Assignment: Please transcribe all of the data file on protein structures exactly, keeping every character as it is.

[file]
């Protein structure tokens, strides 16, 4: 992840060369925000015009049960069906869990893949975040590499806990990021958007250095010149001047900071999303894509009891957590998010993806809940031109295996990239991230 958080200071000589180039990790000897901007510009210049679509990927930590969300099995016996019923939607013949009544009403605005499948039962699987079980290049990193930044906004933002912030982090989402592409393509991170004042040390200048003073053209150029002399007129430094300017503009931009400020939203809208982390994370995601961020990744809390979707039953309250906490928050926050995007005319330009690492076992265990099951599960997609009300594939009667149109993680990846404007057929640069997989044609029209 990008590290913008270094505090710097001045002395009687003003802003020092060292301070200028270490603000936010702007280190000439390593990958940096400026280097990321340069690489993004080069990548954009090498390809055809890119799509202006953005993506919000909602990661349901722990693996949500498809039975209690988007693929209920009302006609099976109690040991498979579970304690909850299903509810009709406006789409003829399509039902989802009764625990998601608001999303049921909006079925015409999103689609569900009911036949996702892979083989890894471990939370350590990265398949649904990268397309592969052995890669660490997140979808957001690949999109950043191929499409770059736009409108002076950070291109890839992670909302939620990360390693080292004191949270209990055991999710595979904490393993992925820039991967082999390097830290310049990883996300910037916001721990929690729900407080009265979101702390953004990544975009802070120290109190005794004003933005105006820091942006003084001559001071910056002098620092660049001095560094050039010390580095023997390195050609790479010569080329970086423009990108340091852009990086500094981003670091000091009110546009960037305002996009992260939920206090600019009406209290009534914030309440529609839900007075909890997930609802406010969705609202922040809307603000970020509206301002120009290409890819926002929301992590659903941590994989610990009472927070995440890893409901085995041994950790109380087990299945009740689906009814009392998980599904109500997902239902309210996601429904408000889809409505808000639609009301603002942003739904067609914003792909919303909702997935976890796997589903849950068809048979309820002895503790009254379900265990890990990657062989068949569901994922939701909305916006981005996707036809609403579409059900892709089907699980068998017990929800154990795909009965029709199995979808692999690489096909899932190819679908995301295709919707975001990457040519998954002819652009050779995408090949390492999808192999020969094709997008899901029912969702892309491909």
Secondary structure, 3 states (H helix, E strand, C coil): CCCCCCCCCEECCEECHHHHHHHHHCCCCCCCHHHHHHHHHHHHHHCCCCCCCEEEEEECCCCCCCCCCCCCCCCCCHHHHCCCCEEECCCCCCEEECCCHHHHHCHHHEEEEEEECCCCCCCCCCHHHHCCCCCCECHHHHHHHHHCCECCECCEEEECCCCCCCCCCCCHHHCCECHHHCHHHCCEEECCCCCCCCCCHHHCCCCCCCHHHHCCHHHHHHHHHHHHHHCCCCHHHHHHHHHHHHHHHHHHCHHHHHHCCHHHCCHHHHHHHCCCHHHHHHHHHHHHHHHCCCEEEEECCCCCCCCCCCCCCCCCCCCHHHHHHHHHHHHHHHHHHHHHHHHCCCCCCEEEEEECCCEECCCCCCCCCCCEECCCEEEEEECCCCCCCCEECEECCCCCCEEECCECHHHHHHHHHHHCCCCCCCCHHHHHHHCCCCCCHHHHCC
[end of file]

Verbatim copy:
């Protein structure tokens, strides 16, 4: 992840060369925000015009049960069906869990893949975040590499806990990021958007250095010149001047900071999303894509009891957590998010993806809940031109295996990239991230 958080200071000589180039990790000897901007510009210049679509990927930590969300099995016996019923939607013949009544009403605005499948039962699987079980290049990193930044906004933002912030982090989402592409393509991170004042040390200048003073053209150029002399007129430094300017503009931009400020939203809208982390994370995601961020990744809390979707039953309250906490928050926050995007005319330009690492076992265990099951599960997609009300594939009667149109993680990846404007057929640069997989044609029209 990008590290913008270094505090710097001045002395009687003003802003020092060292301070200028270490603000936010702007280190000439390593990958940096400026280097990321340069690489993004080069990548954009090498390809055809890119799509202006953005993506919000909602990661349901722990693996949500498809039975209690988007693929209920009302006609099976109690040991498979579970304690909850299903509810009709406006789409003829399509039902989802009764625990998601608001999303049921909006079925015409999103689609569900009911036949996702892979083989890894471990939370350590990265398949649904990268397309592969052995890669660490997140979808957001690949999109950043191929499409770059736009409108002076950070291109890839992670909302939620990360390693080292004191949270209990055991999710595979904490393993992925820039991967082999390097830290310049990883996300910037916001721990929690729900407080009265979101702390953004990544975009802070120290109190005794004003933005105006820091942006003084001559001071910056002098620092660049001095560094050039010390580095023997390195050609790479010569080329970086423009990108340091852009990086500094981003670091000091009110546009960037305002996009992260939920206090600019009406209290009534914030309440529609839900007075909890997930609802406010969705609202922040809307603000970020509206301002120009290409890819926002929301992590659903941590994989610990009472927070995440890893409901085995041994950790109380087990299945009740689906009814009392998980599904109500997902239902309210996601429904408000889809409505808000639609009301603002942003739904067609914003792909919303909702997935976890796997589903849950068809048979309820002895503790009254379900265990890990990657062989068949569901994922939701909305916006981005996707036809609403579409059900892709089907699980068998017990929800154990795909009965029709199995979808692999690489096909899932190819679908995301295709919707975001990457040519998954002819652009050779995408090949390492999808192999020969094709997008899901029912969702892309491909």
Secondary structure, 3 states (H helix, E strand, C coil): CCCCCCCCCEECCEECHHHHHHHHHCCCCCCCHHHHHHHHHHHHHHCCCCCCCEEEEEECCCCCCCCCCCCCCCCCCHHHHCCCCEEECCCCCCEEECCCHHHHHCHHHEEEEEEECCCCCCCCCCHHHHCCCCCCECHHHHHHHHHCCECCECCEEEECCCCCCCCCCCCHHHCCECHHHCHHHCCEEECCCCCCCCCCHHHCCCCCCCHHHHCCHHHHHHHHHHHHHHCCCCHHHHHHHHHHHHHHHHHHCHHHHHHCCHHHCCHHHHHHHCCCHHHHHHHHHHHHHHHCCCEEEEECCCCCCCCCCCCCCCCCCCCHHHHHHHHHHHHHHHHHHHHHHHHCCCCCCEEEEEECCCEECCCCCCCCCCCEECCCEEEEEECCCCCCCCEECEECCCCCCEEECCECHHHHHHHHHHHCCCCCCCCHHHHHHHCCCCCCHHHHCC